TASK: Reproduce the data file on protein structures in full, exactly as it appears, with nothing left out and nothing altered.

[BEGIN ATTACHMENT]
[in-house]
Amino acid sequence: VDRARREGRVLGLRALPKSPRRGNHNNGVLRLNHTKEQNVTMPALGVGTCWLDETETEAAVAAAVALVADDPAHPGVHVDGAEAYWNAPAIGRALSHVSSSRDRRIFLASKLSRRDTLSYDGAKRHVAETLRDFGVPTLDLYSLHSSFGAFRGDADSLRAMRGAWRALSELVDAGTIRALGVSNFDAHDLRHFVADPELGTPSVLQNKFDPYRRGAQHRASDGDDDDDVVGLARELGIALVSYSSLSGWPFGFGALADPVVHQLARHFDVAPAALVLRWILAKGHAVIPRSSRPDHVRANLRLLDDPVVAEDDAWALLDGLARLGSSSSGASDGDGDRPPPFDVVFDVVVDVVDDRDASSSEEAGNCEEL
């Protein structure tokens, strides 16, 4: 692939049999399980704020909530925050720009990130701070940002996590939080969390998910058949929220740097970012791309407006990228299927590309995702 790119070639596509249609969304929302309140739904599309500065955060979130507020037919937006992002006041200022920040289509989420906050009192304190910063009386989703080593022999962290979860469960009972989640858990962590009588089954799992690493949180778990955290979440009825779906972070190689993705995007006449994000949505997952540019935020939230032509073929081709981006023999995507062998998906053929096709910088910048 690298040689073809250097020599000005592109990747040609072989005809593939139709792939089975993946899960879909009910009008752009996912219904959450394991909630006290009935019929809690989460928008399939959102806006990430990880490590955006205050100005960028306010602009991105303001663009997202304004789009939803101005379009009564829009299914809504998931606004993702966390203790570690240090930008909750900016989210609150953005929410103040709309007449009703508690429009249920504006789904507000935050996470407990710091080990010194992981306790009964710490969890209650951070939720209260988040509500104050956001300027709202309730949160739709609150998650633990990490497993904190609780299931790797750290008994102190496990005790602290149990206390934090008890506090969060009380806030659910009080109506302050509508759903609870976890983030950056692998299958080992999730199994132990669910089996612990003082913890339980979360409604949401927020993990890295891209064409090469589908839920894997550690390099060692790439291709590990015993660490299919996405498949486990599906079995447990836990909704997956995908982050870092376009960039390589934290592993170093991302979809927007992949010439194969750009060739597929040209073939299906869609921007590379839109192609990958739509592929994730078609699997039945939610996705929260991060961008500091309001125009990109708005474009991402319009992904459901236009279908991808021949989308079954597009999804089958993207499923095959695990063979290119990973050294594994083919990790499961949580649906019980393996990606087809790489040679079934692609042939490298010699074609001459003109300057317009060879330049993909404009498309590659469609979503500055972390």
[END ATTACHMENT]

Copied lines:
[in-house]
Amino acid sequence: VDRARREGRVLGLRALPKSPRRGNHNNGVLRLNHTKEQNVTMPALGVGTCWLDETETEAAVAAAVALVADDPAHPGVHVDGAEAYWNAPAIGRALSHVSSSRDRRIFLASKLSRRDTLSYDGAKRHVAETLRDFGVPTLDLYSLHSSFGAFRGDADSLRAMRGAWRALSELVDAGTIRALGVSNFDAHDLRHFVADPELGTPSVLQNKFDPYRRGAQHRASDGDDDDDVVGLARELGIALVSYSSLSGWPFGFGALADPVVHQLARHFDVAPAALVLRWILAKGHAVIPRSSRPDHVRANLRLLDDPVVAEDDAWALLDGLARLGSSSSGASDGDGDRPPPFDVVFDVVVDVVDDRDASSSEEAGNCEEL
């Protein structure tokens, strides 16, 4: 692939049999399980704020909530925050720009990130701070940002996590939080969390998910058949929220740097970012791309407006990228299927590309995702 790119070639596509249609969304929302309140739904599309500065955060979130507020037919937006992002006041200022920040289509989420906050009192304190910063009386989703080593022999962290979860469960009972989640858990962590009588089954799992690493949180778990955290979440009825779906972070190689993705995007006449994000949505997952540019935020939230032509073929081709981006023999995507062998998906053929096709910088910048 690298040689073809250097020599000005592109990747040609072989005809593939139709792939089975993946899960879909009910009008752009996912219904959450394991909630006290009935019929809690989460928008399939959102806006990430990880490590955006205050100005960028306010602009991105303001663009997202304004789009939803101005379009009564829009299914809504998931606004993702966390203790570690240090930008909750900016989210609150953005929410103040709309007449009703508690429009249920504006789904507000935050996470407990710091080990010194992981306790009964710490969890209650951070939720209260988040509500104050956001300027709202309730949160739709609150998650633990990490497993904190609780299931790797750290008994102190496990005790602290149990206390934090008890506090969060009380806030659910009080109506302050509508759903609870976890983030950056692998299958080992999730199994132990669910089996612990003082913890339980979360409604949401927020993990890295891209064409090469589908839920894997550690390099060692790439291709590990015993660490299919996405498949486990599906079995447990836990909704997956995908982050870092376009960039390589934290592993170093991302979809927007992949010439194969750009060739597929040209073939299906869609921007590379839109192609990958739509592929994730078609699997039945939610996705929260991060961008500091309001125009990109708005474009991402319009992904459901236009279908991808021949989308079954597009999804089958993207499923095959695990063979290119990973050294594994083919990790499961949580649906019980393996990606087809790489040679079934692609042939490298010699074609001459003109300057317009060879330049993909404009498309590659469609979503500055972390």